‘All Too Well’ Short Film Review (Grace’s Version)


Grace Rivera

Album cover courtesy of Republic Records and UMG. Screenshot from Apple Music account.

Grace Rivera, Editor-in-Chief

The announcement that left Taylor Swift supporters and skeptics hooked, Swift revealed that she would re-record her fourth studio-album, Red and it would be paired with the release of a short film titled All Too Well. Written and directed by Swift, this short film starred Sadie Sink and Dylan O’Brien shot in 35mm. The running time was about 15 minutes, with a majority of the video playing the beloved song ‘All Too Well’ (10 Minute Version) (Taylor’s Version) (From the Vault). 

All Too Well was originally the fifth track on Taylor Swift’s 2012 version of Red. It was 5 minutes 28 seconds, by far the lengthiest song on the album. Fans adore this song for the intricate detailed lyrics and the capture of the versatile range of emotions portrayed through a relationship. Although never a single, the song gained a cult following with references to “the scarf” that was kept by the ex-boyfriend of Swift and possibly still has to this day. The song is rumored to be about actor Jake Gyllenhaal and Swift’s relationship which has caused a massive uproar with the recent release of the re-recorded album and short film. Major companies like Duolingo, The Radio City Rockettes, and Keepler have made comments, videos, and ads commenting on the supposed heartbreak caused by Gyllenhaal.

Courtesy of Taylor Swift’s website and edited by SINGmeAsadSONG

Since its release on November 12, 2021, Swift has gained praise only a few could handle. With beautiful scenery, the short film had rustic and naturalistic scenery with the most vibrant color being, of course, red.  The sets of this short film were spectacularly set up with choices made by Swift that fans speculate to be ‘Easter eggs’, hidden clues about her next album or career move. If you weren’t captured by the spectacular acting of Sink and O’Brien (I don’t know how one wouldn’t be) or the stylings of Swift, (Again. How?), the scenery alone would make one want to continue watching it. The homey feeling of autumn makes the audience feel nostalgic before their hearts are ripped out by O’Brien’s character breaking off the relationship.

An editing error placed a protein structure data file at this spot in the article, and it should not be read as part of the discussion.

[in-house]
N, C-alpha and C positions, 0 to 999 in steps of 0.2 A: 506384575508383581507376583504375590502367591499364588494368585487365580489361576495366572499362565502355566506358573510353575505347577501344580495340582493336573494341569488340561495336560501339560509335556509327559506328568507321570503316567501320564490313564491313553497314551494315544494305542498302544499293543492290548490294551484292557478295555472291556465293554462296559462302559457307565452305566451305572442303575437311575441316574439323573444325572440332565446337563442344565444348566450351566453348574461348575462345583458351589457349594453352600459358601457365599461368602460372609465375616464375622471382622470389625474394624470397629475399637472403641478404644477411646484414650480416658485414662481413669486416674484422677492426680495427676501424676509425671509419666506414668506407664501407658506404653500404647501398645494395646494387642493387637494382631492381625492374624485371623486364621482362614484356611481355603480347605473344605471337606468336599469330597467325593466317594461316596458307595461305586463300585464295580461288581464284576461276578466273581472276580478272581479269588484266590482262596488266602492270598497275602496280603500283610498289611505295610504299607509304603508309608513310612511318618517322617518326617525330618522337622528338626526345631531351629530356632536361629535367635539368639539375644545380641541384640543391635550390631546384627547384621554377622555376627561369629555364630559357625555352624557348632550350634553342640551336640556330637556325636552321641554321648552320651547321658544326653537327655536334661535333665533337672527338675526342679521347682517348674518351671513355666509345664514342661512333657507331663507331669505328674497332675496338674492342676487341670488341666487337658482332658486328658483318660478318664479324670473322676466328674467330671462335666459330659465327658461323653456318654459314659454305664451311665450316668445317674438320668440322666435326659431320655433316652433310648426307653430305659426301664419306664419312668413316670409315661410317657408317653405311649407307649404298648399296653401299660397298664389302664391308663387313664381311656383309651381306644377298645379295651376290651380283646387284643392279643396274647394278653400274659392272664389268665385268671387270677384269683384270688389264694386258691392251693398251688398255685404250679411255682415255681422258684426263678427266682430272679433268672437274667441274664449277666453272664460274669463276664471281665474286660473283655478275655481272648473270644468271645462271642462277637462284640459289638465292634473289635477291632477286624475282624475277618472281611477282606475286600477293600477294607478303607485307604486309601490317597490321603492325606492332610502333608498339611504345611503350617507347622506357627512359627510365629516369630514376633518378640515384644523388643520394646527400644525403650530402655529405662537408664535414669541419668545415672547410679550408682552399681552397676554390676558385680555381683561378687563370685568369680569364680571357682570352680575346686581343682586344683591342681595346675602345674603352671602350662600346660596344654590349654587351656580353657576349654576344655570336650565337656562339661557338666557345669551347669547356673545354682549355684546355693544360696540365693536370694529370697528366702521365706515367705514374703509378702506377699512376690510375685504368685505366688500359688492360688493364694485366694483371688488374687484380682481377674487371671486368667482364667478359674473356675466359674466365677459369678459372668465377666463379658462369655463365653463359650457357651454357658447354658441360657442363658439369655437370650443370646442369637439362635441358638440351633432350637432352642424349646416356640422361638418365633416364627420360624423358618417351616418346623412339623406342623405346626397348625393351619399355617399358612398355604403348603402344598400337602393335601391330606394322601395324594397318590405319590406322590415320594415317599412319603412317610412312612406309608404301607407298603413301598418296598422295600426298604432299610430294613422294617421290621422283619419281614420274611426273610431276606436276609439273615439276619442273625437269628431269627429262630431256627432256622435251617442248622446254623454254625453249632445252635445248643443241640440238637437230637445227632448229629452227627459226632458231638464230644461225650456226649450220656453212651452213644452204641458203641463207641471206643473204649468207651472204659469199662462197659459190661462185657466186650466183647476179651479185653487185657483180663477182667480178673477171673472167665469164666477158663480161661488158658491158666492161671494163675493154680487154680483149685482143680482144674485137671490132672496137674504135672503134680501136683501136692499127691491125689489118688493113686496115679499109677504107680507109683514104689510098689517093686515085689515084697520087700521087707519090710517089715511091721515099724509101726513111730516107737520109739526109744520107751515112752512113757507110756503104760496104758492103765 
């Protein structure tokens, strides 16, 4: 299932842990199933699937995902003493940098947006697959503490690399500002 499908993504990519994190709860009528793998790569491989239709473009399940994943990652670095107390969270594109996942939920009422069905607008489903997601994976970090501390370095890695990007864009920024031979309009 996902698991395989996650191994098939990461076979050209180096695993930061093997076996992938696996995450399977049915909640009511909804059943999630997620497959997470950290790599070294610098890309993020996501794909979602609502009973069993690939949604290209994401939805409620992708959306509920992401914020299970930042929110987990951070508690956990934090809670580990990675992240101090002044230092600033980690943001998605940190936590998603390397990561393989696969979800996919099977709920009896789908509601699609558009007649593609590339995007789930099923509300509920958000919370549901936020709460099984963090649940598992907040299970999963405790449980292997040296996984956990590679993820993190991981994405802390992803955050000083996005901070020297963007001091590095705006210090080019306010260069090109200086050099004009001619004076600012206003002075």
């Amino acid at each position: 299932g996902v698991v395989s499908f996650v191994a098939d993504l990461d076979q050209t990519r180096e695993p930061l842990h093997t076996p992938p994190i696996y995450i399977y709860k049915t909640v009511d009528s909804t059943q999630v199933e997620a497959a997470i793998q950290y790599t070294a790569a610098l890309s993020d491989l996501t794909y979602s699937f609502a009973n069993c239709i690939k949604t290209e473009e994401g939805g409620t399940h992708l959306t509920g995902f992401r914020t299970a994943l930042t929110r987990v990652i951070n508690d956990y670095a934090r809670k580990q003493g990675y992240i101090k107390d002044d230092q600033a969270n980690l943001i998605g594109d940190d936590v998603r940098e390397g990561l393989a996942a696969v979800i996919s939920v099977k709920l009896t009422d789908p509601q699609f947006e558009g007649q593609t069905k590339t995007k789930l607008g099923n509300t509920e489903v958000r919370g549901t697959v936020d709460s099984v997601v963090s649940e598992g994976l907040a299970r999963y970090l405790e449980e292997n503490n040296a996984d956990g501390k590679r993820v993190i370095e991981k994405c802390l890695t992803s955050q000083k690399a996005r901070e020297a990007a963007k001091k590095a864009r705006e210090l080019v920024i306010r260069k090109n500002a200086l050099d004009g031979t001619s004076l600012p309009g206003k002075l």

Throughout the short film Sink and O’Brien’s characters were visibly comfortable being in each other’s presence yet there was an air of unease watching them together. The casting perfectly captured the ability for the audience to watch with admiration and apprehension, delight and disquietude. One can accept them being together in a relationship however there is something off. 

The kitchen scene. The. Kitchen. Scene. After 2 minutes of yelling back and forth at each other O’Brien’s character wraps his hands around Sink and repeats “I’m sorry” and says “I’m sorry I dropped your hand” almost as if he was saying it to be the bigger person rather than actually recognize her feelings and wipes her tears away. I hate to say it but I would be lying if I said I didn’t melt along with Sink. This is the perfect project for Swift to make her directorial debut. The thought process behind it, the casting, the music, every choice made created a story that is relatable, tumultuous, and irresistible. With the dropping of the hand, the manipulation, the bittersweet memories of the relationship, the audience can’t help but feel like they know this story all too well.